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Berlin Reader’s Guide

By Bea Setton

Berlin by Bea Setton


Questions and Topics for Discussion

1.   Daphne is both self-aware and self-obsessed. Did you find her to be a sympathetic character at any point? Did you like her or find her insufferable, or both? Did you ever find yourself adjusting your perception of her? If so, when and why?

2.   The novel features much color and detail about city life, bringing atmosphere and dimension to the setting. Despite wanting to turn over a new leaf upon her arrival, Daphne can’t seem to escape unpleasant experiences. Is this book a love letter or a piece of hate mail to Berlin? Why?

3.   Daphne is an unreliable narrator and she lies constantly—both to herself and to others. She lies about her job and circumstances in order to secure a flat. She borrows clothes that aren’t hers, and she reads EG’s diaries. Why do you think she acts as she does? Does it endear us to her, or does it only serve to alienate her from the reader?

4.   Was Daphne ever in real danger in Berlin? What do you think of the character of Richard Grausam? Is he a real threat, or is Daphne exaggerating?

5.   Physical appearance and body image weigh heavily on Daphne. To what extent is the question of female embodiment explored in the novel? Discuss.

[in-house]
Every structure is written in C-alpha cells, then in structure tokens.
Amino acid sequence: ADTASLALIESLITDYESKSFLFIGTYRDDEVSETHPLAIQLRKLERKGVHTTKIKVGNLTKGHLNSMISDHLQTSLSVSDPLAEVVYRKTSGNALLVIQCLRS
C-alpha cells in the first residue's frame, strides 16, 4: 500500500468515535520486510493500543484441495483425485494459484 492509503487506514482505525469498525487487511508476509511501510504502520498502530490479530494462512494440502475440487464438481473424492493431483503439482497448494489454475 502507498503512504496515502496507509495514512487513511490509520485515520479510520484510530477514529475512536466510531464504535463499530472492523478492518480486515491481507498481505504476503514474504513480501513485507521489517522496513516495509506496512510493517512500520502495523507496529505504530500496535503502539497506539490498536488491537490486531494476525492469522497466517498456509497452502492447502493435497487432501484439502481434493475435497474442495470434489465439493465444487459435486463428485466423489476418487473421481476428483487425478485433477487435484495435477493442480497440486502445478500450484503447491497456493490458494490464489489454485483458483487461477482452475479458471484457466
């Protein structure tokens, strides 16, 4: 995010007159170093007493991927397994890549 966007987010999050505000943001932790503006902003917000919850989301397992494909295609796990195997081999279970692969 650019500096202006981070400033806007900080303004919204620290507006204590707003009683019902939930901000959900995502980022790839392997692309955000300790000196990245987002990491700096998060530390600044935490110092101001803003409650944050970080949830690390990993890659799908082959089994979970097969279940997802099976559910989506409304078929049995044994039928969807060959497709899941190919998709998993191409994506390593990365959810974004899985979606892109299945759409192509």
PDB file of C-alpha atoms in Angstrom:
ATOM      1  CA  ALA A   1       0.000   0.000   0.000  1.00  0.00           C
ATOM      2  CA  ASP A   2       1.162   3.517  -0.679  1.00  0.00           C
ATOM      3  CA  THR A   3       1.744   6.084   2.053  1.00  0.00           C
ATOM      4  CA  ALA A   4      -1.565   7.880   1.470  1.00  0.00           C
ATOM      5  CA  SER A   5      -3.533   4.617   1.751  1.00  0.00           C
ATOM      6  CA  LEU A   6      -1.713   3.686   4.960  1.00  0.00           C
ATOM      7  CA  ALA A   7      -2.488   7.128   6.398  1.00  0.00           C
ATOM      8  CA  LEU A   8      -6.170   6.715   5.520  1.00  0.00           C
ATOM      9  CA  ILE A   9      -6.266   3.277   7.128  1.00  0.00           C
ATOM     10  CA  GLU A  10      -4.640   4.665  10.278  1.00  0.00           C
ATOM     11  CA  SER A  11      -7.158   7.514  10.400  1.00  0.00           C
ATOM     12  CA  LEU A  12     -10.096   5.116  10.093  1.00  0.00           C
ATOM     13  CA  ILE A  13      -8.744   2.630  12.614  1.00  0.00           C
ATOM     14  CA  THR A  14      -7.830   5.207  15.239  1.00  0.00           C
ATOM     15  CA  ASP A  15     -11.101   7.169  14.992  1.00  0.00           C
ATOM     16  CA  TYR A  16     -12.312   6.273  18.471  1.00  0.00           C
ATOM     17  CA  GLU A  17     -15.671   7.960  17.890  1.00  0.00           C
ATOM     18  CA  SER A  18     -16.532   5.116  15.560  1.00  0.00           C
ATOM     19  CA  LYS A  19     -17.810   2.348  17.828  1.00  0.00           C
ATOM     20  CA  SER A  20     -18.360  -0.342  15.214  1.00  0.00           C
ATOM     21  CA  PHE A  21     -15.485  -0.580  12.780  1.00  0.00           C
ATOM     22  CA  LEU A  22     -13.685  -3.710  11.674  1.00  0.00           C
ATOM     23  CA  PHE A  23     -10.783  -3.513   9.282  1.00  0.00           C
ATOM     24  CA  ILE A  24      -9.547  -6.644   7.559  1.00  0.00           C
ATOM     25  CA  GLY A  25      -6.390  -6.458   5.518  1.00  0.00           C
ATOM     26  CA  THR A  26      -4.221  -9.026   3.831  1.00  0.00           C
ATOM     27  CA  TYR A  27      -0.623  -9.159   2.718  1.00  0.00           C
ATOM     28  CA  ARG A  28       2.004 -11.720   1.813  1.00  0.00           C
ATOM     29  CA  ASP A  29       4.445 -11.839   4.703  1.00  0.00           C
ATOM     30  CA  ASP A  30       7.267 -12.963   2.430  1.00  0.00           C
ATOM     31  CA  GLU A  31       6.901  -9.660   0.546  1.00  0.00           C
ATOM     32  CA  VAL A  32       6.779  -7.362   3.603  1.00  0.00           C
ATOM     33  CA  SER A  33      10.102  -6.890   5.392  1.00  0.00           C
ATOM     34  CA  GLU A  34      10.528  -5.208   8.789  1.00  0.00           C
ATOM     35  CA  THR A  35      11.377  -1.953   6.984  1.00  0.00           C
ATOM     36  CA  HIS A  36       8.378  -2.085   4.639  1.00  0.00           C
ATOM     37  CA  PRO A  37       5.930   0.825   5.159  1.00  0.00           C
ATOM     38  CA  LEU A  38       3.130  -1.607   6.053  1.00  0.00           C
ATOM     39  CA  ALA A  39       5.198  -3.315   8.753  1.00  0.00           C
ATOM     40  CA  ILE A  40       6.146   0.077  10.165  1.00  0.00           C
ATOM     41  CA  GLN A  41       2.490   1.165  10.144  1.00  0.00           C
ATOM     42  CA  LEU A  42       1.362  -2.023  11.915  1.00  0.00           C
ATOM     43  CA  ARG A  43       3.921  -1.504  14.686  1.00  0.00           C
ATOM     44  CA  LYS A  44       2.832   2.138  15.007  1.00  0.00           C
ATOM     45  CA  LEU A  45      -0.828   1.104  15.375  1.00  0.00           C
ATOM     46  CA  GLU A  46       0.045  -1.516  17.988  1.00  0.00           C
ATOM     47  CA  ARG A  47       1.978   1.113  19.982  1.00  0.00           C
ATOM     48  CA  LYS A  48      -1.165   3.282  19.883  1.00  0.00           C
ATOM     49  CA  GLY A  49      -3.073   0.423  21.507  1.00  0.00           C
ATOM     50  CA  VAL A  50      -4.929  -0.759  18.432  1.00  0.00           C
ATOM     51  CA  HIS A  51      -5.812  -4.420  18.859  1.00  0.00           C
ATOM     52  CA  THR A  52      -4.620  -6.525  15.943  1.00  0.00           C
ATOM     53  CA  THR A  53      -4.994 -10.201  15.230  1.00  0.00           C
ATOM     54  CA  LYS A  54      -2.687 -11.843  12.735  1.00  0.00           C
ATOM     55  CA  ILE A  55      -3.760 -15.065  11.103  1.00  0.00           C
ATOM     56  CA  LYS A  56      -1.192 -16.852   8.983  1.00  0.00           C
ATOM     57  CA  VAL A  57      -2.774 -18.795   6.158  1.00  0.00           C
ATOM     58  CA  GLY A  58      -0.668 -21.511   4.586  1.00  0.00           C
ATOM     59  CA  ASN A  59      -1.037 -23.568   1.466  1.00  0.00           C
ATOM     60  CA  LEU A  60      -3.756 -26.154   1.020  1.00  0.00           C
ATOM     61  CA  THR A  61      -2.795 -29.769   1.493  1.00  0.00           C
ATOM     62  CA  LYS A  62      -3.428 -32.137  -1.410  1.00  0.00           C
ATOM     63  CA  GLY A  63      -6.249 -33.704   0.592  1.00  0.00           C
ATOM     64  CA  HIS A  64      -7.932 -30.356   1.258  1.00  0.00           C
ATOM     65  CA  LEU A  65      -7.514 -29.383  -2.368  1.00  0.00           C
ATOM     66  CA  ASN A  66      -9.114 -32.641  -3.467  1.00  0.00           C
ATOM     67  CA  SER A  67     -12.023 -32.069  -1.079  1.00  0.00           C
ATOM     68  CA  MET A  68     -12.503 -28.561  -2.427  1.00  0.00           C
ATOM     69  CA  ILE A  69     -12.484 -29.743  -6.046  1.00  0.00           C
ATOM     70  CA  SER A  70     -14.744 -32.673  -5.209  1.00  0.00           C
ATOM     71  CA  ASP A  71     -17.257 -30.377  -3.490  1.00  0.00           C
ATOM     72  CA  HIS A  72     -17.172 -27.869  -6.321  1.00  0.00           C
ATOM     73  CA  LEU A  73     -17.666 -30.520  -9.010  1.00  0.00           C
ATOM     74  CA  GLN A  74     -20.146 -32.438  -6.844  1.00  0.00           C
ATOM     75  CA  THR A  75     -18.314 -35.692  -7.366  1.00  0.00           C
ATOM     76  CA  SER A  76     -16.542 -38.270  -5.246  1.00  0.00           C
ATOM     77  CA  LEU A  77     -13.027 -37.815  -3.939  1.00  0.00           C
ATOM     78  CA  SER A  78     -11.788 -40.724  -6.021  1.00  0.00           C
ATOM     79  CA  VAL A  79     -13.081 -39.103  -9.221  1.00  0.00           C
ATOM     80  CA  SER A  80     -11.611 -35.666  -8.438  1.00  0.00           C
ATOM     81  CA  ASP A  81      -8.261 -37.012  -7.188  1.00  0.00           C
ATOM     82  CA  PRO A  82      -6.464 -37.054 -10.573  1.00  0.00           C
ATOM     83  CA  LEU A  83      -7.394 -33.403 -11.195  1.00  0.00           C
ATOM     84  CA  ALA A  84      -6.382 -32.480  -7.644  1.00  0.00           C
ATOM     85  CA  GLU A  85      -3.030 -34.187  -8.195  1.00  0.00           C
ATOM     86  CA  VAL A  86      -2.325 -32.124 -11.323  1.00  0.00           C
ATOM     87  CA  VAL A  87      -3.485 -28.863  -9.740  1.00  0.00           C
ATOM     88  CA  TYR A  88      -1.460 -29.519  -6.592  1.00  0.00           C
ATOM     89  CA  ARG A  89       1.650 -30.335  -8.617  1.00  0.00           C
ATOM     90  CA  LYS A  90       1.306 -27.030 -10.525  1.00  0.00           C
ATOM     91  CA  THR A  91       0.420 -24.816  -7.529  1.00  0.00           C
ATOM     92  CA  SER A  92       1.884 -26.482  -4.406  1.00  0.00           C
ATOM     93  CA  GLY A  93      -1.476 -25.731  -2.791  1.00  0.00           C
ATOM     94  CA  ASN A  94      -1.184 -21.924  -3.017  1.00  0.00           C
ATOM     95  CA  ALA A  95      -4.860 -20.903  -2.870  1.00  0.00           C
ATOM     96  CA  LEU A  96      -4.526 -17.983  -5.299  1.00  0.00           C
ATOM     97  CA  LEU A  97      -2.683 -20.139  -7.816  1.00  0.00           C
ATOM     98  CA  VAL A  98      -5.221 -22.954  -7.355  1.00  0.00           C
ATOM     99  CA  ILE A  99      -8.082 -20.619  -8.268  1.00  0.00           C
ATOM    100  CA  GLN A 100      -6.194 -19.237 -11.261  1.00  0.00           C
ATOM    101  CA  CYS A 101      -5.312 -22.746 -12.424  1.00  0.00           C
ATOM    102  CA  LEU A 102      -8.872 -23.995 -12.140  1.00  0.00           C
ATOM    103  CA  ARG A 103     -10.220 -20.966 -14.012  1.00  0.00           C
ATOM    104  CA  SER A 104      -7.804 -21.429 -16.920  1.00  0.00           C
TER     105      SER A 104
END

6.   Daphne is educated and comes from a privileged background. How might Daphne’s story have been different if she didn’t have the financial support of her parents?

7.   Daphne is often ironic and self-deprecating. Did you enjoy the novel’s dark humor? What is your overall impression of the book? Did you find Berlin to be sad, funny, entertaining, or something else entirely? Why?

8.   What did you make of Daphne’s classification system of men on online dating sites? Do you agree with the categories she creates? How do you think she would categorize the friends in her life?

9.   “What I wanted to say was that my life in Berlin was not what I had hoped. My existence and thoughts were dominated by indescribably banal worries. Does soya milk or oat milk contain more fat? Is Big Red gum sugar-free? Am I buying the right things? I had expected the tribulations of adulthood to be rather more . . . picturesque . . . I had, in short, great expectations. It wasn’t that I wished something worse had happened—of course not—but I expected my suffering to feel redemptive in some way. I thought life was meant to be meaningful, even when it was hard.”

Daphne says she wishes her life were more epic and dynamic. Is this perspective a vestige of immaturity in Daphne? Or do you find it relatable?

10.  If you were one of the narrator’s friends, what would you say to Daphne? What do you make of her relationships with those closest to her (Kat, Milosh, Gabriel, et al.)?

11. This novel begins and ends with a resolution to make a fresh start. Do you find Daphne’s constant reinvention inspiring, or is it another form of self-destructive behavior? Explain.

12. Has Daphne learned something by the end of the book? Were you left with the feeling that she is doomed, or is there hope for her yet?
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